Presentation on theme: "Hofstra JRNL10 Prof. Vaccaro. SPJ compiled a list of things for student journalists to do before they graduate. Let ’ s take a look at that list to."— Presentation transcript:
SPJ compiled a list of things for student journalists to do before they graduate. Let ’ s take a look at that list to start… CLICK HERE
Before jobs come internships and before internships comes on-campus experience; school paper, school websites, school magazine, school radio station, school TV. Get my drift? Many internships look for some previous experience. If you submit a resume with nothing compared to your competitor who has done all of the above … he or she wins. How do I get started? Knock on the door, say hello and be open to new things. Send an email. Make a phone call. Network. Do it all. Now is the time.
Freelance for outside publications or radio stations … you don ’ t need a previous internship, you need some clips (on-campus) or something substantial to show you can perform the task. Treat your classmates and peers as competitors … always try to be better off in your career and your experience then others you know. Always try to be the hardest worker you know. What can you do, that others haven ’ t? What will someone say wow about? Network at functions, meetings, cold call people, ask power position individuals for advice.
I ’ m nervous, I never wrote or did anything like this before. So what! That ’ s what college is for … test it out, see if you like it. How much is enough? Do I get involved with everything? It depends on your major and career goals. Everyone is different. Assess your goals and do what you think is necessary. Talk to a professor/advisor. I work, I commute, I take a full course load, how am I supposed to do more? Sacrifice is an important characteristic. Understand that need to work hard now to reap the benefits of landing a job later. Remember that there is always someone out there working harder.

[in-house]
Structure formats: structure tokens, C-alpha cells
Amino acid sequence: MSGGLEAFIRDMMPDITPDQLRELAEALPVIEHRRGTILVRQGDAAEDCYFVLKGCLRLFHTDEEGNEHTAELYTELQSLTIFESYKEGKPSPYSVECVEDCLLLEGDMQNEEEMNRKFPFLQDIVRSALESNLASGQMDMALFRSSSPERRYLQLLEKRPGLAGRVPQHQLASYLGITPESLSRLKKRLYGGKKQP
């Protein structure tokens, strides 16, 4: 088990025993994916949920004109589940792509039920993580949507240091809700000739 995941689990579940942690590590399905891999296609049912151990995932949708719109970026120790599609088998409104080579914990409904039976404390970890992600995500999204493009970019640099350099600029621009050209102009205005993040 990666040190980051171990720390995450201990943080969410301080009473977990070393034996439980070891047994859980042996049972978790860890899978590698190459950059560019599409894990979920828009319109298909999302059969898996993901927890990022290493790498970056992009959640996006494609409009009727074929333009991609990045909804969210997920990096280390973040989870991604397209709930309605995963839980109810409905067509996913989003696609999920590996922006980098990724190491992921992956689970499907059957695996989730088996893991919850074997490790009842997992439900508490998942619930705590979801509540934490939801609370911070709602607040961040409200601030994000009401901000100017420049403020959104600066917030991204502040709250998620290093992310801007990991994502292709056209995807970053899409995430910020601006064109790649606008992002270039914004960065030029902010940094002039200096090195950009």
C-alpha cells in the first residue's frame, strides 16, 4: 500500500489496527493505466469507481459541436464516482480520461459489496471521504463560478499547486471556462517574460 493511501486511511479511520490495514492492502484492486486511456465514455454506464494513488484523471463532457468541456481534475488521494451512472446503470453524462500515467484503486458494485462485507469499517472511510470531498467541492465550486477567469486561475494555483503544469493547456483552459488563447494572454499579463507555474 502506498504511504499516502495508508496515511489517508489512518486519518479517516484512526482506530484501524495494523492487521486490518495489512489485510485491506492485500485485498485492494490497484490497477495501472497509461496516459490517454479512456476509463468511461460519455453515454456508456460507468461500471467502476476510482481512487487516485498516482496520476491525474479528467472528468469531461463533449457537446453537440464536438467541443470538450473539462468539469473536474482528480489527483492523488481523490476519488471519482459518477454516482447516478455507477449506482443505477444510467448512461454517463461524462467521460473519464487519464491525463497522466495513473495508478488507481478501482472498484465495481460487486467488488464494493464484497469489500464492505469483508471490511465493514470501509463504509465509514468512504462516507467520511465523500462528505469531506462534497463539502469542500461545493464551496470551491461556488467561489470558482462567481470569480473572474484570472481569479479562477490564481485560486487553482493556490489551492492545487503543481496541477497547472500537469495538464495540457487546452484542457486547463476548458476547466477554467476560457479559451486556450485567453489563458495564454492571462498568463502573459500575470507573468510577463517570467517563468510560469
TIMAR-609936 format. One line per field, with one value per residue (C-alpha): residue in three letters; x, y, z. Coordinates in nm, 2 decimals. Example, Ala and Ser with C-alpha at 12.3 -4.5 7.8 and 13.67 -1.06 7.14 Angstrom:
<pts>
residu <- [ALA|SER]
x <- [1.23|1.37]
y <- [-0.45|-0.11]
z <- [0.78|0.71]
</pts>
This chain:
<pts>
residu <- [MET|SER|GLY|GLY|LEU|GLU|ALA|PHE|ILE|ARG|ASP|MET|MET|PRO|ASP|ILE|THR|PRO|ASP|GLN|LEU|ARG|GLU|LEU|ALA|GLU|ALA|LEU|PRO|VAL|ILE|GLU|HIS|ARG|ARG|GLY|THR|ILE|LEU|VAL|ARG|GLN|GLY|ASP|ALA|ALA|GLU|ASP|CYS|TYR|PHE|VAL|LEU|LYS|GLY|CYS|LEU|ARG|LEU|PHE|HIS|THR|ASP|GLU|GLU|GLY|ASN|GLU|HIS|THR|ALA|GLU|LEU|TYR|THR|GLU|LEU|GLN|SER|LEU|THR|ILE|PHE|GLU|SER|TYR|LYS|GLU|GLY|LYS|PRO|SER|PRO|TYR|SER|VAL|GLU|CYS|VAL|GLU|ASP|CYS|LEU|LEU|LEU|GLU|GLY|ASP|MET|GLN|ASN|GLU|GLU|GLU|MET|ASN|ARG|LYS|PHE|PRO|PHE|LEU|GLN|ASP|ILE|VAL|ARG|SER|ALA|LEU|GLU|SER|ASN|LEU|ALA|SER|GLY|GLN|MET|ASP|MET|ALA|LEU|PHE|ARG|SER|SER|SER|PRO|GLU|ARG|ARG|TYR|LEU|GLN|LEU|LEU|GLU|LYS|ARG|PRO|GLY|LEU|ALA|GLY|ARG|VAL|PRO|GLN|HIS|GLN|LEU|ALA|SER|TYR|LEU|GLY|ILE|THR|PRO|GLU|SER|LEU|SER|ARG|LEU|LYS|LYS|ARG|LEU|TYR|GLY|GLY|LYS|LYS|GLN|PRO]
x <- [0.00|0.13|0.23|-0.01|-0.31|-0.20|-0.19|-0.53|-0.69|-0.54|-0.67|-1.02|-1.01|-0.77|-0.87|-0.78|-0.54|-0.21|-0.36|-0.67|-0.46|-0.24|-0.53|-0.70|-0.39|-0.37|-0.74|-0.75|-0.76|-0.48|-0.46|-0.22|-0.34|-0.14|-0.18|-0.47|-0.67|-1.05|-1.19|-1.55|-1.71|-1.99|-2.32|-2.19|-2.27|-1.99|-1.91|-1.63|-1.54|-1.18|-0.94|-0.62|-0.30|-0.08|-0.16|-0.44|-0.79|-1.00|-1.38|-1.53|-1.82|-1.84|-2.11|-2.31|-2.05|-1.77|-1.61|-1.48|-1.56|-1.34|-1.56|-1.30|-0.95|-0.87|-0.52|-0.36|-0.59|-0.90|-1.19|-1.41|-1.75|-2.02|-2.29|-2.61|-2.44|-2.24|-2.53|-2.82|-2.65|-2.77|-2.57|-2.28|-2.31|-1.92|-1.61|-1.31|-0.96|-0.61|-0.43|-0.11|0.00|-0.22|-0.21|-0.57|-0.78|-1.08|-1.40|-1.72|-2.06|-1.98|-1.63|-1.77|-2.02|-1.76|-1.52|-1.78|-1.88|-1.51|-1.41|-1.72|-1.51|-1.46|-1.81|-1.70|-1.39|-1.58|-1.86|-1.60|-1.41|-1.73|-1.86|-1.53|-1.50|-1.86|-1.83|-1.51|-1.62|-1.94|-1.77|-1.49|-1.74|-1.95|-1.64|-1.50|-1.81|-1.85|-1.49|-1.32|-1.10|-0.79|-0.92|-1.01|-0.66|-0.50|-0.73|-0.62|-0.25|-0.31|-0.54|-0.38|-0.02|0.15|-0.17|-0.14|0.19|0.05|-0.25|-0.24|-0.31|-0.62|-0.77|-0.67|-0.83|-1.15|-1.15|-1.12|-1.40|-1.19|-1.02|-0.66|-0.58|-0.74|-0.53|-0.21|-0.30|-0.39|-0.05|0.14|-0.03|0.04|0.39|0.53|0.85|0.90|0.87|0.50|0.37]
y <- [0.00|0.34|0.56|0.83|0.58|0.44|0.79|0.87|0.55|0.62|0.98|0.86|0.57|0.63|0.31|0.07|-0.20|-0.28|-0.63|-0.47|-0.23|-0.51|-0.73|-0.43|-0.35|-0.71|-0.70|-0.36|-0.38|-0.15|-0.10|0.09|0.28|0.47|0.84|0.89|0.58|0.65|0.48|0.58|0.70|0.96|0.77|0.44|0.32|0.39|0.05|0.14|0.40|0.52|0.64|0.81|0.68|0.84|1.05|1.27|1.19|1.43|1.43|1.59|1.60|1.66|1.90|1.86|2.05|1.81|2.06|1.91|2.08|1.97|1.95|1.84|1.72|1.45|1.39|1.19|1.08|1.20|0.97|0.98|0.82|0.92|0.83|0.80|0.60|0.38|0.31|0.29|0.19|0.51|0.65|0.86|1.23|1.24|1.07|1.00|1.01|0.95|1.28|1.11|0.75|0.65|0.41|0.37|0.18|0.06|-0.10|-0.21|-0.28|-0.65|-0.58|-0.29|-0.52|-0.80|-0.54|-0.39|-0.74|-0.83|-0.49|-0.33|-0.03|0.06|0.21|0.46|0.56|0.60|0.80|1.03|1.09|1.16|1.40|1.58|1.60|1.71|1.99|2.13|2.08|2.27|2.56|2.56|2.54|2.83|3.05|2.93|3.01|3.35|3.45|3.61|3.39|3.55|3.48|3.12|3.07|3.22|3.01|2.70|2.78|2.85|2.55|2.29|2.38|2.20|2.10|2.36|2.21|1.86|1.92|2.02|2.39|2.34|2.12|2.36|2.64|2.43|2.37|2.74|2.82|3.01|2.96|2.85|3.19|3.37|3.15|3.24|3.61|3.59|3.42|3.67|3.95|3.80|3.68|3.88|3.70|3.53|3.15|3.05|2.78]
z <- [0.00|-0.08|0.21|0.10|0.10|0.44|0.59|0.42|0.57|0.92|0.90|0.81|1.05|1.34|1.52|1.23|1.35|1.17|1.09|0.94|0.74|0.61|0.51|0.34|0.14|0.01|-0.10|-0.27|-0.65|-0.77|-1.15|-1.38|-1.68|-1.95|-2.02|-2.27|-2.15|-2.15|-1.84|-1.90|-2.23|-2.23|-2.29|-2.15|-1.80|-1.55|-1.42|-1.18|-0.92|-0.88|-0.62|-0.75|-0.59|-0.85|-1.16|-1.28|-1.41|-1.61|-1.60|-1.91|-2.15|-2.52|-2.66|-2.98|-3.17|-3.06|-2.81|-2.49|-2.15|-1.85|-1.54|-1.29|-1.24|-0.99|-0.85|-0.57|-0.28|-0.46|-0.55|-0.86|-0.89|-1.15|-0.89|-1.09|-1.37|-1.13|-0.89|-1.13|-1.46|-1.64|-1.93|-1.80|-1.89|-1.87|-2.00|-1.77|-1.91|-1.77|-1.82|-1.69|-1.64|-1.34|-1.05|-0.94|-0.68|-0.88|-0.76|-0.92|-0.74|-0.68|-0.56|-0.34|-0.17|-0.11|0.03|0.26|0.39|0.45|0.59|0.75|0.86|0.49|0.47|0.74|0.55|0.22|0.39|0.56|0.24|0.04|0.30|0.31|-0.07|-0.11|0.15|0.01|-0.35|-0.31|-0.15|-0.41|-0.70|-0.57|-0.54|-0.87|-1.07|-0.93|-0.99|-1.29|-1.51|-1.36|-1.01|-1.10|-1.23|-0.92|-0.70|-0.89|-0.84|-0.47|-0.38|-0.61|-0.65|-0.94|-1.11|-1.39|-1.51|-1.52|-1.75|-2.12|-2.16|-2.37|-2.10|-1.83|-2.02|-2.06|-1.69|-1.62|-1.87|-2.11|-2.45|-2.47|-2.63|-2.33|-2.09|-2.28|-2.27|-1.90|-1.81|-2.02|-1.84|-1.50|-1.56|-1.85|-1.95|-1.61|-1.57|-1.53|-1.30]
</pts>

Prepare: Update your resume, edit your resume, let someone look it over, put it on plain white paper, do not be fancy. Write a cover letter specific to that internship, be to the point, not longwinded and overly creative. Target: Where do you want to apply? Proximity … to your home or your campus housing, where you live. But if you want to move, then open the search wider. None of them are guaranteed, so don ’ t take chances by applying to only a few. Apply: Four-month lead time … don ’ t wait until May for a summer internship. The beginning of the semester is a good rule of thumb. Interview: If you get called in, that ’ s a good thing. You need to look presentable, speak clearly, do not show any signs of nervousness and come prepared with understanding the company you might intern at shortly.
Credit CubReporters.org for this info "The best internships are paid.” … Not true. Some of the best internships are with media outlets that attract many applicants but don't offer compensation. But these opportunities can be the gateway to jobs because "experience" itself is prized by employers. "It's better to intern for a big name media company than a small one.” … Employers look for the most qualified candidates to fill job openings. You might get to do a lot more substantive work for a small newspaper than a large national paper. Prospective employers are more likely to be impressed by the responsibilities you had than the name of the company you interned for. "I'm graduating this spring, so I should be looking for a job, not an internship.” … Of course you should be looking for a full-time job. But consider doing an internship as a back-up plan. With the current state of the media and the economy, good entry-level positions might be difficult to come by. An internship certainly beats unemployment. And sometimes media companies hire interns who do a good job.
Time to get a job … apply for everything and anything. With this job market, there are no guarantees. Use your connections and networks from four years of college. See if the place you interned at is hiring. How many jobs should I apply for? As much as it takes. 250-300 is not too much by the way.
Continue to stay active in the craft… free-lance for things nationwide if you ’ re up for it. For broadcast students, remember that PA jobs or low level part-time jobs are good to start with … you can work your way up fast, so don ’ t turn them down. Use Hofstra and its alumni network. Consider going to graduate school If you want something bad enough, you ’ ll figure out a way to get a job. Do not let the market dictate your future, only you can affect the outcome of your life and career.
You have a resume, cover letter, clips and ambition, but it ’ s not enough Create a Twitter feed that you can list on your resume, Facebook if you want, but not necessary. Show the employer you know social media … everyone uses it. Open a LinkedIn account Create a digital portfolio …
In class, let ’ s create a Linked In page if you don ’ t already have one …
Reminders … Bring resume/cover letter to be critiqued next class (both JRNL 10/13) JRNL 10: Also bring work to do your final project and ask any final questions you’d like ALL FINAL WORK DUE 12-10-13!